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April 28, 2017

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Korean 'comfort women' honored near US capital

FAIRFAX, Virginia -- A suburb of the U.S. capital dedicated a monument Friday to World War II sex slaves in the latest local victory by Korean Americans in historical disputes with Japan.

After a campaign and fundraising by Korean American activists, the government center of Fairfax County, Virginia, unveiled twin sculptures of butterflies and a plaque in honor of so-called "comfort women" — the up to 200,000 women from Korea and elsewhere forced into brothels for imperial Japan's soldiers.

On a green knoll on the government building's sprawling lawn, supporters released butterflies and sang the Korean folk anthem "Arirang."

A dancer in Korean costume cried as she glided around the plaque, which calls for "eternal peace and justice" for comfort women.

The Fairfax County Board of Supervisors, in a proclamation, said the monument "will serve as a lasting reminder and an affirmation to the world that all crimes against humanity, such as human trafficking, will not be condoned or tolerated."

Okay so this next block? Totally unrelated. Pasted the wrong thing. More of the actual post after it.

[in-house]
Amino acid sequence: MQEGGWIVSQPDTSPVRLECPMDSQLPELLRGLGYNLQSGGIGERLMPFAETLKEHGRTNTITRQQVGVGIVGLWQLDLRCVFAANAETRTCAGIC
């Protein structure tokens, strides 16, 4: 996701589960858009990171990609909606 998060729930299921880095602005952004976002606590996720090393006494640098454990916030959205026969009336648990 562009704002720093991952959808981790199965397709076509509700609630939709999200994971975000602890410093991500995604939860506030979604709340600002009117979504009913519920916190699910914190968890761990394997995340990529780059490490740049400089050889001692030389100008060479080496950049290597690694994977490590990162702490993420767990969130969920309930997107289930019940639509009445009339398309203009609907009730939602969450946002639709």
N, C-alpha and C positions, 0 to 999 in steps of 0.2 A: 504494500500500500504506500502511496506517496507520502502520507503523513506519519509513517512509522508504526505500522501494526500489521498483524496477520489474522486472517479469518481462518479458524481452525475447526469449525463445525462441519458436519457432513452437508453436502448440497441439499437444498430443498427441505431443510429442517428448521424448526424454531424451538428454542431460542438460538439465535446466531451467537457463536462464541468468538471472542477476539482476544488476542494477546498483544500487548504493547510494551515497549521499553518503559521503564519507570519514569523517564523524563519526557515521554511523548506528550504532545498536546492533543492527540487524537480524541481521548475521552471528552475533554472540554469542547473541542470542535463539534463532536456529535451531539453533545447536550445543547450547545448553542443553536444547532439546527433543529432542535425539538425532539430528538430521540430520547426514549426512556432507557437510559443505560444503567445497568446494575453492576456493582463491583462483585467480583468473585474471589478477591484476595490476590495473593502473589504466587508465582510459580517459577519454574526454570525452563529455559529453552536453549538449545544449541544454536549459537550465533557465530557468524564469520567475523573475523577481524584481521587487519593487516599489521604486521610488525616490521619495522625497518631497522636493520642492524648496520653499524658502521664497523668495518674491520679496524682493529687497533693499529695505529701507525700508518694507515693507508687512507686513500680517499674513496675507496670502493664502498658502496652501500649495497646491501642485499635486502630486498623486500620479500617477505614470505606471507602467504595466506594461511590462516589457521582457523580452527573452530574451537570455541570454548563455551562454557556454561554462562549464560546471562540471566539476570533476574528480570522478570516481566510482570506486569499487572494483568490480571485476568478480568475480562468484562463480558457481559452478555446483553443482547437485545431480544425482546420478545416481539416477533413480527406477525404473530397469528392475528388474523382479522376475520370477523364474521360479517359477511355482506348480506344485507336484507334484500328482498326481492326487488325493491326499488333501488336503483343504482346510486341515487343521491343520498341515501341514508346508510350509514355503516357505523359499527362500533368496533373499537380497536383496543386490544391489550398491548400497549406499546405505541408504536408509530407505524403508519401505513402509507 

Former comfort woman Kang Il-Chul, 87, flew in from South Korea to thank the crowd, saying she would share news of the monument to the dwindling number of remaining survivors.

"The Japanese government should make a prompt apology for the comfort woman issue," Kang said.

Japan apologized to comfort women in 1993 and set up a fund to compensate survivors.

While comfort women in the Philippines and elsewhere accepted the money, most South Koreans refused because the funds came primarily from private sources and not the Japanese government.

Japan's embassy in Washington said that Prime Minister Shinzo Abe stood by Tokyo's "sincere apologies and remorse" for comfort women's "immeasurable pain and suffering" and did not want the issue to be "politicized."

Abe has said he will not revise the apology, after in the past triggering concern in South Korea over his conservative views on wartime history.

Some Japanese politicians have rejected the official line on comfort women and accused South Korea and China of keeping alive historical grievances for political gain.

Korean American activists have increasingly taken the battle over history-linked disputes to the local level in the United States.

State lawmakers in Virginia, which has a sizable Korean American community, in February voted to include the Korean term "East Sea" in textbooks for the body of water more frequently called the Sea of Japan.

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